A growing number of countries have started to set longer-term climate targets and develop decarbonisation strategies in addition to their shorter-term commitments under the Paris Agreement. Depending on the country, offsets in the form of emission reductions or emission removals from abroad play various roles in how countries sketch out future planning. In the context of constantly ratcheted up ambition of national climate efforts under the Paris Agreement however, the role that such offsets can play requires a shift from the current practice of offsetting continued emissions trends to rapidly avoiding and reducing all emissions possible and going still further to draw carbon out of the atmosphere. In this paper, we explore the new context and discuss what it means for both potential buying and selling countries on the way to a net-zero and net-negative carbon world.

Executive summary:

The world has collectively committed ambitious temperature limitation goals that require rapid reductions by 2030, reaching net zero around 2050, and quickly become net-negative thereafter. The Nationally Determined Contributions (NDCs) that countries have put forward toward this objective are insufficient, but a number of countries have set long-term targets and commitments some of which target net-zero emissions. Such long-term planning exercises, have the potential to serve as an important visioning exercise for a country to chart out the most ambitious decarbonisation pathway possible for all emitting sectors.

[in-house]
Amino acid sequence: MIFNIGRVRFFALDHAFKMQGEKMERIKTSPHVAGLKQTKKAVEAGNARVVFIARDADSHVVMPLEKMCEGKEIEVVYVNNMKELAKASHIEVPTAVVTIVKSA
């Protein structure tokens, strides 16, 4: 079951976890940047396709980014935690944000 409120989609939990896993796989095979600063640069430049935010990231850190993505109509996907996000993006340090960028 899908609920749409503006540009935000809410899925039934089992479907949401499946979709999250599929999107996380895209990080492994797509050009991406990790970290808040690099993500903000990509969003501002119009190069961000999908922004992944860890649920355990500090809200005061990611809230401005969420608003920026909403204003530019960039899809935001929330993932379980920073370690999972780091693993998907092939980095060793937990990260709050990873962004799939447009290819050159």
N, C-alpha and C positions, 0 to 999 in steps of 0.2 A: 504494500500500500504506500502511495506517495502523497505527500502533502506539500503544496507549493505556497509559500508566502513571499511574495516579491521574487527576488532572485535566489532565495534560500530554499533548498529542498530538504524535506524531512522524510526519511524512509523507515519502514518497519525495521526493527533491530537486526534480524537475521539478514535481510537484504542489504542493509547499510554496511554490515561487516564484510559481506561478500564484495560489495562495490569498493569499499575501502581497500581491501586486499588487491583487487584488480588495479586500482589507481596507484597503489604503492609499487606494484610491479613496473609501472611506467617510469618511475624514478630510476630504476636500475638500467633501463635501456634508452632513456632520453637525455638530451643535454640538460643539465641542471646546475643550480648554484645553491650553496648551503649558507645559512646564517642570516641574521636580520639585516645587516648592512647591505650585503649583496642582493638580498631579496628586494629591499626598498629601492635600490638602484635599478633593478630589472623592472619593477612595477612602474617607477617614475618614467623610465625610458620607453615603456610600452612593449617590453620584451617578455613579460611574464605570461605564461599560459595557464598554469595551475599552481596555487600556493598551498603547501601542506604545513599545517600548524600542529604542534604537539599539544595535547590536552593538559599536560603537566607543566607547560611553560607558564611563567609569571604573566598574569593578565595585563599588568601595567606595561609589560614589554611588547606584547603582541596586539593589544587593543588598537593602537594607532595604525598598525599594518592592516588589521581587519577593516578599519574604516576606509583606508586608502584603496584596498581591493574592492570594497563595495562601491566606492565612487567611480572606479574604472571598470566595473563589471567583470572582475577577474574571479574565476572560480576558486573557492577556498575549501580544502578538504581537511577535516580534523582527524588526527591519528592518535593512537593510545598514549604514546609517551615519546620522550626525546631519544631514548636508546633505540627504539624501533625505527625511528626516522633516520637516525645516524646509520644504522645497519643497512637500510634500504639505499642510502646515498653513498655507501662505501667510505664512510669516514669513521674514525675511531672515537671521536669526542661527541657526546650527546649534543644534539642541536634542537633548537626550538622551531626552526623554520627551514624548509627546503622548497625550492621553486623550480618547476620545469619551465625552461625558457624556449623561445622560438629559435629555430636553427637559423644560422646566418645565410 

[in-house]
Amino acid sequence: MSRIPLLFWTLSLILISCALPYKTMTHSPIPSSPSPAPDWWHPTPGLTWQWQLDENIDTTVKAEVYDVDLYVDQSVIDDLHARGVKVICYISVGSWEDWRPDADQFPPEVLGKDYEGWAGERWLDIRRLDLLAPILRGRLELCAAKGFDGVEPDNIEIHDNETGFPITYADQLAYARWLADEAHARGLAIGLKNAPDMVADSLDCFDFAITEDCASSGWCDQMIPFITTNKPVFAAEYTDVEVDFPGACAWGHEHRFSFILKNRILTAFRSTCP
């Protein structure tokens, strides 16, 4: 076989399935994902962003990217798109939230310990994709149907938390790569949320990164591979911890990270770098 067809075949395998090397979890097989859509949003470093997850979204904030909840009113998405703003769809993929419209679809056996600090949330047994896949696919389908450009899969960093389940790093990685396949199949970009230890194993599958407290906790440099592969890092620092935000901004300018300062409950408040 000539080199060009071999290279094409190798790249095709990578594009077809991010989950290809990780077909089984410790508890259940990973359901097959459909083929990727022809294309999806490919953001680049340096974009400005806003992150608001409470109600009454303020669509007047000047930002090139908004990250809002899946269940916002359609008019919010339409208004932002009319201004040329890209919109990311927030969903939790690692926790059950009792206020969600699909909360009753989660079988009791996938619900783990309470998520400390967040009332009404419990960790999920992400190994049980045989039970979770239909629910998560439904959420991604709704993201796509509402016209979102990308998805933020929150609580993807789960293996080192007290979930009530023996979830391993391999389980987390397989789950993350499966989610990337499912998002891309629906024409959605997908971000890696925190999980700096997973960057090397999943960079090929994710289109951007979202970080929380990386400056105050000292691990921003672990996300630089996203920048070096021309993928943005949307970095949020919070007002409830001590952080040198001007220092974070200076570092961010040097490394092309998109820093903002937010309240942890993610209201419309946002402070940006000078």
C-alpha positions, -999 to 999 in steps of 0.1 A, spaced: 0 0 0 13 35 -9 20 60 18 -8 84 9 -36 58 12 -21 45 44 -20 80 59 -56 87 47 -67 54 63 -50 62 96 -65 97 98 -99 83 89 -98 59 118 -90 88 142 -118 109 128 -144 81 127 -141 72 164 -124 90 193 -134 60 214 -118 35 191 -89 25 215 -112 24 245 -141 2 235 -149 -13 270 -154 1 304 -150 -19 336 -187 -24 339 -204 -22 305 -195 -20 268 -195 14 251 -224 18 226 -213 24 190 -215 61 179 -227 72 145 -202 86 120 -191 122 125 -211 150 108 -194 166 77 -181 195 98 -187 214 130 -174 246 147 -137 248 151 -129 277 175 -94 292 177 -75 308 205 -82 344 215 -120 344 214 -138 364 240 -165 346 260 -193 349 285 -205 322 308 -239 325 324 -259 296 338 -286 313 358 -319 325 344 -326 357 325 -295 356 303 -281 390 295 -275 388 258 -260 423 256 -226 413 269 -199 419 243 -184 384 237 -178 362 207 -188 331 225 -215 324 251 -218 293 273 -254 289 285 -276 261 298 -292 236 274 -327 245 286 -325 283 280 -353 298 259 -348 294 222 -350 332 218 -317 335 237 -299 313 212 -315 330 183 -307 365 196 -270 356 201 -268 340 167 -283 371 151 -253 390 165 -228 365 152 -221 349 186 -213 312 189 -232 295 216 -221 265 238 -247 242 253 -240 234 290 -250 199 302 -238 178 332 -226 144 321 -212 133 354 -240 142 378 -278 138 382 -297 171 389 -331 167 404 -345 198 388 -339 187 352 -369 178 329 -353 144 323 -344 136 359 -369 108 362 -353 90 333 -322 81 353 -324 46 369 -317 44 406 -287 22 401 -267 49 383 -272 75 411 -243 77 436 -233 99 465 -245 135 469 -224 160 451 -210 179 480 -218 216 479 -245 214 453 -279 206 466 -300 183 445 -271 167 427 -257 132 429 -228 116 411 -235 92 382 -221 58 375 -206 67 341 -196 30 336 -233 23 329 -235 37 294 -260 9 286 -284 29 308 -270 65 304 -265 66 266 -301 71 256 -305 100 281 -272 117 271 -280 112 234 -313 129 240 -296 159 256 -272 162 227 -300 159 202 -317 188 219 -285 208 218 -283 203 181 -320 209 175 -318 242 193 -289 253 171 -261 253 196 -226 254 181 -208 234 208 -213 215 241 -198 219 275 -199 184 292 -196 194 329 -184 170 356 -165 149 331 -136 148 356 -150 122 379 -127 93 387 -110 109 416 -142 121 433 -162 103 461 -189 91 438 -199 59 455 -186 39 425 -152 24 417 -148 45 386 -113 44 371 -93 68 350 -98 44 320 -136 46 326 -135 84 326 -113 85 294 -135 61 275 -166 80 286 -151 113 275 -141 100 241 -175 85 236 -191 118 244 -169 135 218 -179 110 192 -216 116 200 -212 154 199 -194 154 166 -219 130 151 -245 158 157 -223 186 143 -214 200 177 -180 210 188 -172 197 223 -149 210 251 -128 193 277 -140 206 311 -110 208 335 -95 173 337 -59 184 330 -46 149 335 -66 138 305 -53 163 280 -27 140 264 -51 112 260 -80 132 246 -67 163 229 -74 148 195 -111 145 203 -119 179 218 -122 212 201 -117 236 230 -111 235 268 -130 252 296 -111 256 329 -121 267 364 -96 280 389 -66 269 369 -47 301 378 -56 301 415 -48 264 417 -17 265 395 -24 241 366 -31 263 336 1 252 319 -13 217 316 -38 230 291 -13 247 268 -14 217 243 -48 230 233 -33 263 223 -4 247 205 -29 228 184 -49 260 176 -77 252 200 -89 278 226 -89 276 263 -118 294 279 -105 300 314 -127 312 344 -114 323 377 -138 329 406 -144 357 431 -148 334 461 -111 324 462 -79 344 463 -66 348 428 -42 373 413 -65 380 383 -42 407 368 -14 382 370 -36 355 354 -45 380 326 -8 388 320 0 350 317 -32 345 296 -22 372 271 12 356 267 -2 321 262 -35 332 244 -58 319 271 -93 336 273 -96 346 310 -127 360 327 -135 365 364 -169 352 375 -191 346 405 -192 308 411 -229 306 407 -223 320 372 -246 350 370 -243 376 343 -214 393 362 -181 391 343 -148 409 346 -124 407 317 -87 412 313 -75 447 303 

The role of offsets in such exercises requires careful consideration in the new Paris context of constantly ratcheted up efforts towards decarbonisation.

For potential transferring countries, the development of long-term strategies are important to help evaluate potential inaccessible technologies for which a country could seek international support as well as to identify the emission reductions that the country needs to fulfil their own targets and avoid overselling.

For potential acquiring countries, long-term strategies should chart out the fastest decarbonisation pathway technically feasible.

However, even this pathway may not be fast and steep enough to represent a “fair share” contribution of developed countries. Taking capacity and responsibility into consideration, any use of international offsets should come in addition to and on top of, not instead of rapid decarbonisation. Misuse of international offsets could severely undermine the ambition and meaning of a net-zero target so that in terms of domestic emissions, net-zero could be used to hide or distract from continued business as usual emissions patterns. 

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